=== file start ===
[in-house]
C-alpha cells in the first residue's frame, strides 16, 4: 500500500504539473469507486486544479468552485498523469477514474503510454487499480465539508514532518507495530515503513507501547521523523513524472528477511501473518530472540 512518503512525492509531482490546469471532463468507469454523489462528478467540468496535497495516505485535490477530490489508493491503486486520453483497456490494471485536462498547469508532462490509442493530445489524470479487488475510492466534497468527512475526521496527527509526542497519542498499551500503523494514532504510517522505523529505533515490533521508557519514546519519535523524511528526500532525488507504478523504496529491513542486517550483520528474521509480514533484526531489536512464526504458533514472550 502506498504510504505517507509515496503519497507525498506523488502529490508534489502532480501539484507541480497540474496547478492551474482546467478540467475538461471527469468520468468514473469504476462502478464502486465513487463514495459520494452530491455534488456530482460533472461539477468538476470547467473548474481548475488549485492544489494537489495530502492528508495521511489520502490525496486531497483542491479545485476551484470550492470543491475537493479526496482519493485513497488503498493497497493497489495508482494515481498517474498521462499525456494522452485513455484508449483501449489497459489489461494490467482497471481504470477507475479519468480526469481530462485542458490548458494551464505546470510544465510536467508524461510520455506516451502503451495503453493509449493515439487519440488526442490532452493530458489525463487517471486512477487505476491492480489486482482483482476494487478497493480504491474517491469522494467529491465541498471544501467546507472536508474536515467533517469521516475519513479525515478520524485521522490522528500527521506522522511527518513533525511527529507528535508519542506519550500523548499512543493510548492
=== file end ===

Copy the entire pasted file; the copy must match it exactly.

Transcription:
[in-house]
C-alpha cells in the first residue's frame, strides 16, 4: 500500500504539473469507486486544479468552485498523469477514474503510454487499480465539508514532518507495530515503513507501547521523523513524472528477511501473518530472540 512518503512525492509531482490546469471532463468507469454523489462528478467540468496535497495516505485535490477530490489508493491503486486520453483497456490494471485536462498547469508532462490509442493530445489524470479487488475510492466534497468527512475526521496527527509526542497519542498499551500503523494514532504510517522505523529505533515490533521508557519514546519519535523524511528526500532525488507504478523504496529491513542486517550483520528474521509480514533484526531489536512464526504458533514472550 502506498504510504505517507509515496503519497507525498506523488502529490508534489502532480501539484507541480497540474496547478492551474482546467478540467475538461471527469468520468468514473469504476462502478464502486465513487463514495459520494452530491455534488456530482460533472461539477468538476470547467473548474481548475488549485492544489494537489495530502492528508495521511489520502490525496486531497483542491479545485476551484470550492470543491475537493479526496482519493485513497488503498493497497493497489495508482494515481498517474498521462499525456494522452485513455484508449483501449489497459489489461494490467482497471481504470477507475479519468480526469481530462485542458490548458494551464505546470510544465510536467508524461510520455506516451502503451495503453493509449493515439487519440488526442490532452493530458489525463487517471486512477487505476491492480489486482482483482476494487478497493480504491474517491469522494467529491465541498471544501467546507472536508474536515467533517469521516475519513479525515478520524485521522490522528500527521506522522511527518513533525511527529507528535508519542506519550500523548499512543493510548492